Infant Deaths - Age range: zero (0) to five (5).
The death of a baby before his or her first birthday is called infant mortality. The infant mortality rate is the number of infant deaths that occur for every 1,000 live births. This rate is often used as an indicator to measure the health and well-being of a nation, because factors affecting the health of entire populations can also impact the mortality rate of infants. There are significant differences in infant mortality by race and ethnicity; for instance, the mortality rate for black infants is more than twice that of white infants.
Over 23,000 infants died in the United States in 2014. The loss of a baby takes a serious toll on the health and well-being of families, as well as the nation. Most newborns grow and thrive. However, for every 1,000 babies that are born, almost six die during their first year.
The leading causes of infant mortality have changed over time. Unpasteurized milk was the leading cause of infant mortality late in the 19th century. Pasteurization of milk cut infant mortality by around ¾.
In the US the major causes are:
- 1. Birth defects
- 2. Preterm birth (birth before 37 weeks gestation) and low birth weight
- 3. Maternal complications of pregnancy
- 4. Sudden Infant Death Syndrome (SIDS)
- 5. Injuries / accidents (e.g., suffocation).
The top five leading causes of infant mortality together account for over half (57%) of all infant deaths that happened in the United States in 2014.
Causes of Infant Mortality Worldwide -- Globally, the top five causes of infant death in 2010 (the most recent year for which data were available) were the following:
- 1. Neonatal encephalopathy (pronounced en-sef-uh-LOP-uh-thee), or problems with brain function after birth. Neonatal encephalopathy usually results from birth trauma or a lack of oxygen to the baby during birth.
- 2. Infections, especially blood infections
- 3. Complications of preterm birth
- 4. Lower respiratory infections (such as flu and pneumonia)
- 5. Diarrheal diseases
Contributing factors in infant morality:
- Environmental and social barriers prevent access to basic medical resources and thus contribute to an increasing infant mortality rate; 99% of infant deaths occur in developing countries, and 86% of these deaths are due to infections, premature births, complications during delivery, and perinatal asphyxia and birth injuries. Greatest percentage reduction of infant mortality occurs in countries that already have low rates of infant mortality. Common causes are preventable with low-cost measures. In the United States, a primary determinant of infant mortality risk is infant birth weight with lower birth weights increasing the risk of infant mortality. The determinants of low birth weight include socio-economic, psychological, behavioral and environmental factors.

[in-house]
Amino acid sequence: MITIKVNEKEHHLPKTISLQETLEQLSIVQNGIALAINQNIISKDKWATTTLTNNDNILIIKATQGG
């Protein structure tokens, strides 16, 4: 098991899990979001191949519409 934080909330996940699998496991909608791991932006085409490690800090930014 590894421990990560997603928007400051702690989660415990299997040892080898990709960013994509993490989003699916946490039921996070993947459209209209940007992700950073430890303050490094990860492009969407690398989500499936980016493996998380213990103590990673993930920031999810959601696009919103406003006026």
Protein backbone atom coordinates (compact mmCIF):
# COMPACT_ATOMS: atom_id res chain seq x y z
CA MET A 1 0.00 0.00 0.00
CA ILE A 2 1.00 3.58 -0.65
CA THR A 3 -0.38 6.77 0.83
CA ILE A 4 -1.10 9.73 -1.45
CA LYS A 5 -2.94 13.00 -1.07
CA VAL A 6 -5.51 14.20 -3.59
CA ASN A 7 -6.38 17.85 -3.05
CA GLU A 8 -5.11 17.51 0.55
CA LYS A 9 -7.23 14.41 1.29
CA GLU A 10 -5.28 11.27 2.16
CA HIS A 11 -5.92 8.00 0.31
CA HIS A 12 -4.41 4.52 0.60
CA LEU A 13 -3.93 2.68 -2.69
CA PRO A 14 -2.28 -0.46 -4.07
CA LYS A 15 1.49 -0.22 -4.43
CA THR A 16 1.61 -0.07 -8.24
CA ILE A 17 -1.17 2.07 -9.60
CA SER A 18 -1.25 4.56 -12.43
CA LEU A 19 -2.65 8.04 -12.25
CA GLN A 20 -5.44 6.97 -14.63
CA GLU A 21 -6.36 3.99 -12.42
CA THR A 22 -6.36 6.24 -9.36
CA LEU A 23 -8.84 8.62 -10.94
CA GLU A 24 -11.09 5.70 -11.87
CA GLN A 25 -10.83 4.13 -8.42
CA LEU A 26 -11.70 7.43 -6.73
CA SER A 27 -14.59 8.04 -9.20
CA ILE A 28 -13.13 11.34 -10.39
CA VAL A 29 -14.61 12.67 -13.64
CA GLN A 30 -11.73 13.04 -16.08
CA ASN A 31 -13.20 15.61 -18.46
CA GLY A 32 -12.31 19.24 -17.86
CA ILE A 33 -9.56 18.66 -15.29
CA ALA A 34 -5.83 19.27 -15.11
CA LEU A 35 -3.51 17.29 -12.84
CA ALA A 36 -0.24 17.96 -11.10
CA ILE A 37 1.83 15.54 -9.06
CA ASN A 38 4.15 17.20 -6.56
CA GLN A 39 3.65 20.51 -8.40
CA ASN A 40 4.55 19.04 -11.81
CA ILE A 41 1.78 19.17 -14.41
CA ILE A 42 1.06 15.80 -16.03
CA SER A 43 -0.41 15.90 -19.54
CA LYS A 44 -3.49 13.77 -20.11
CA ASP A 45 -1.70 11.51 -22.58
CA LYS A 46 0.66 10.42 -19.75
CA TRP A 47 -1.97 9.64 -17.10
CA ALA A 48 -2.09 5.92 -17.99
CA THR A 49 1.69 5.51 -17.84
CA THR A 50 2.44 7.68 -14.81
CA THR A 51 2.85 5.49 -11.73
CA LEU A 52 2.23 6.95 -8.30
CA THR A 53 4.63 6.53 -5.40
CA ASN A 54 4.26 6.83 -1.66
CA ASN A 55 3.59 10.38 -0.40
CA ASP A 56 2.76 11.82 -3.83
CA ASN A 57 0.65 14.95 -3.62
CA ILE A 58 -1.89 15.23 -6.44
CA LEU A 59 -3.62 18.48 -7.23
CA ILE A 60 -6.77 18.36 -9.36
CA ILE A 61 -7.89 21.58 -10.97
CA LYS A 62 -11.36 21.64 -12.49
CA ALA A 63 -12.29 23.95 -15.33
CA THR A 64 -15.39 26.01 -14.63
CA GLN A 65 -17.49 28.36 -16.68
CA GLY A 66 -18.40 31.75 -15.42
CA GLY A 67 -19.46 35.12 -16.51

- Causes of infant mortality that are related to medical conditions include: low birth weight, sudden infant death syndrome, malnutrition and infectious diseases, including neglected tropical diseases.
- Low birth weight makes up 60–80% of the infant mortality rate in developing countries. Infant mortality due to low birth weight is usually a direct cause stemming from other medical complications such as preterm birth, poor maternal nutritional status, lack of prenatal care, maternal sickness during pregnancy, and an unhygienic home environments. Along with birth weight, period of gestation makes up the two most important predictors of an infant's chances of survival and their overall health. According to the New England Journal of Medicine, "in the past two decades, the infant mortality rate (deaths under one year of age per thousand live births) in the United States has declined sharply." Low birth weights from African American mothers remain twice as high as that of white women.
- Thousands of infant deaths per year are classified as Sudden infant death syndrome (SIDS). According to the Mayo Clinic, SIDS is the unexplained death, usually during sleep, of a seemingly healthy baby less than a year old. SIDS is sometimes known as crib death because the infants often die in their cribs.
- Although the direct cause of SIDS remains unknown, many doctors believe that there are several factors that put babies at an increased risk of SIDS, including: babies sleeping on their stomachs, exposure to cigarette smoke in the womb or after birth, sleeping in bed with parents, premature birth, being a twin or triplet, being born to a teen mother, and also living in poverty settings. It may be associated with abnormalities in the portion of an infant's brain that controls breathing and arousal from sleep.
- Although the cause is unknown and currently cannot be explained, doctors have come to the conclusion that SIDS is most likely to occur between 2 and 4 months and most deaths occur in the winter time.
- Recommended precautions include ensuring that infants sleep on their backs, controlling the temperature of the bedroom, employing a crib without toys or excess bedding, and breastfeeding.